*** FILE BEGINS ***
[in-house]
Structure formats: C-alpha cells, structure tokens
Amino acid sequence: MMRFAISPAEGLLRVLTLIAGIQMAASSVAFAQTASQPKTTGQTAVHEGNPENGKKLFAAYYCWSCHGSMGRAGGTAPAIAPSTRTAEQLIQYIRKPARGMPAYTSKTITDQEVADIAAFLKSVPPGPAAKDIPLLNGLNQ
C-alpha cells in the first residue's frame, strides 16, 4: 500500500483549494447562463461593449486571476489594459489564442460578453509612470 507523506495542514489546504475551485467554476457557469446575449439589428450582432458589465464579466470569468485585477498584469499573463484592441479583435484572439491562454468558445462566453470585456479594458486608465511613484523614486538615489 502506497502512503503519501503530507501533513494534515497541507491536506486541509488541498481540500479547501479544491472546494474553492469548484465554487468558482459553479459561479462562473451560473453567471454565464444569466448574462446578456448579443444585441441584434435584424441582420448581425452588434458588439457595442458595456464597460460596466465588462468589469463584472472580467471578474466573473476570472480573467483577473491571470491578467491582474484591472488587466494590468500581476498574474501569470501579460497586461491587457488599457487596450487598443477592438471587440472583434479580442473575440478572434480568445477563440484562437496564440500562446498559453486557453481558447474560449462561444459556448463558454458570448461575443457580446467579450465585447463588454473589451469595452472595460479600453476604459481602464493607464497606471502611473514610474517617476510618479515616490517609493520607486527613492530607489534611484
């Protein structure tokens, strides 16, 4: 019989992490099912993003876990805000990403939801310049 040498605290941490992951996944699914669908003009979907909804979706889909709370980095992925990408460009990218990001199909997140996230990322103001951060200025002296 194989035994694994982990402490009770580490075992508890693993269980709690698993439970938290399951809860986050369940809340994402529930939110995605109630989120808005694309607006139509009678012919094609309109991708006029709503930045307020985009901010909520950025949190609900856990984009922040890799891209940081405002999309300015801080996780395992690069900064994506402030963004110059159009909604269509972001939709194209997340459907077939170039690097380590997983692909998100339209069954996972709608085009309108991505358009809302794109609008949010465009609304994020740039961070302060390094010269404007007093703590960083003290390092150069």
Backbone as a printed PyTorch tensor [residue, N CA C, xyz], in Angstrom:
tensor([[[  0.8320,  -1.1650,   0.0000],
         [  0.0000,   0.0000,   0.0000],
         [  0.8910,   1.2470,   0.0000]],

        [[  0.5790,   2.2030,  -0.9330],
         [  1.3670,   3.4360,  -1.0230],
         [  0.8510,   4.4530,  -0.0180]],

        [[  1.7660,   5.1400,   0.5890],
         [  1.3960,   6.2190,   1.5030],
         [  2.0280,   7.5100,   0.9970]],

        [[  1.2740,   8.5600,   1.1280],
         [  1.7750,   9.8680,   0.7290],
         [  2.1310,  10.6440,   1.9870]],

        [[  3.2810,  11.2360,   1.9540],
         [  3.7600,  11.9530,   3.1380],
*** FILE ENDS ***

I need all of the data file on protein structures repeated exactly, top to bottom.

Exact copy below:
[in-house]
Structure formats: C-alpha cells, structure tokens
Amino acid sequence: MMRFAISPAEGLLRVLTLIAGIQMAASSVAFAQTASQPKTTGQTAVHEGNPENGKKLFAAYYCWSCHGSMGRAGGTAPAIAPSTRTAEQLIQYIRKPARGMPAYTSKTITDQEVADIAAFLKSVPPGPAAKDIPLLNGLNQ
C-alpha cells in the first residue's frame, strides 16, 4: 500500500483549494447562463461593449486571476489594459489564442460578453509612470 507523506495542514489546504475551485467554476457557469446575449439589428450582432458589465464579466470569468485585477498584469499573463484592441479583435484572439491562454468558445462566453470585456479594458486608465511613484523614486538615489 502506497502512503503519501503530507501533513494534515497541507491536506486541509488541498481540500479547501479544491472546494474553492469548484465554487468558482459553479459561479462562473451560473453567471454565464444569466448574462446578456448579443444585441441584434435584424441582420448581425452588434458588439457595442458595456464597460460596466465588462468589469463584472472580467471578474466573473476570472480573467483577473491571470491578467491582474484591472488587466494590468500581476498574474501569470501579460497586461491587457488599457487596450487598443477592438471587440472583434479580442473575440478572434480568445477563440484562437496564440500562446498559453486557453481558447474560449462561444459556448463558454458570448461575443457580446467579450465585447463588454473589451469595452472595460479600453476604459481602464493607464497606471502611473514610474517617476510618479515616490517609493520607486527613492530607489534611484
């Protein structure tokens, strides 16, 4: 019989992490099912993003876990805000990403939801310049 040498605290941490992951996944699914669908003009979907909804979706889909709370980095992925990408460009990218990001199909997140996230990322103001951060200025002296 194989035994694994982990402490009770580490075992508890693993269980709690698993439970938290399951809860986050369940809340994402529930939110995605109630989120808005694309607006139509009678012919094609309109991708006029709503930045307020985009901010909520950025949190609900856990984009922040890799891209940081405002999309300015801080996780395992690069900064994506402030963004110059159009909604269509972001939709194209997340459907077939170039690097380590997983692909998100339209069954996972709608085009309108991505358009809302794109609008949010465009609304994020740039961070302060390094010269404007007093703590960083003290390092150069």
Backbone as a printed PyTorch tensor [residue, N CA C, xyz], in Angstrom:
tensor([[[  0.8320,  -1.1650,   0.0000],
         [  0.0000,   0.0000,   0.0000],
         [  0.8910,   1.2470,   0.0000]],

        [[  0.5790,   2.2030,  -0.9330],
         [  1.3670,   3.4360,  -1.0230],
         [  0.8510,   4.4530,  -0.0180]],

        [[  1.7660,   5.1400,   0.5890],
         [  1.3960,   6.2190,   1.5030],
         [  2.0280,   7.5100,   0.9970]],

        [[  1.2740,   8.5600,   1.1280],
         [  1.7750,   9.8680,   0.7290],
         [  2.1310,  10.6440,   1.9870]],

        [[  3.2810,  11.2360,   1.9540],
         [  3.7600,  11.9530,   3.1380],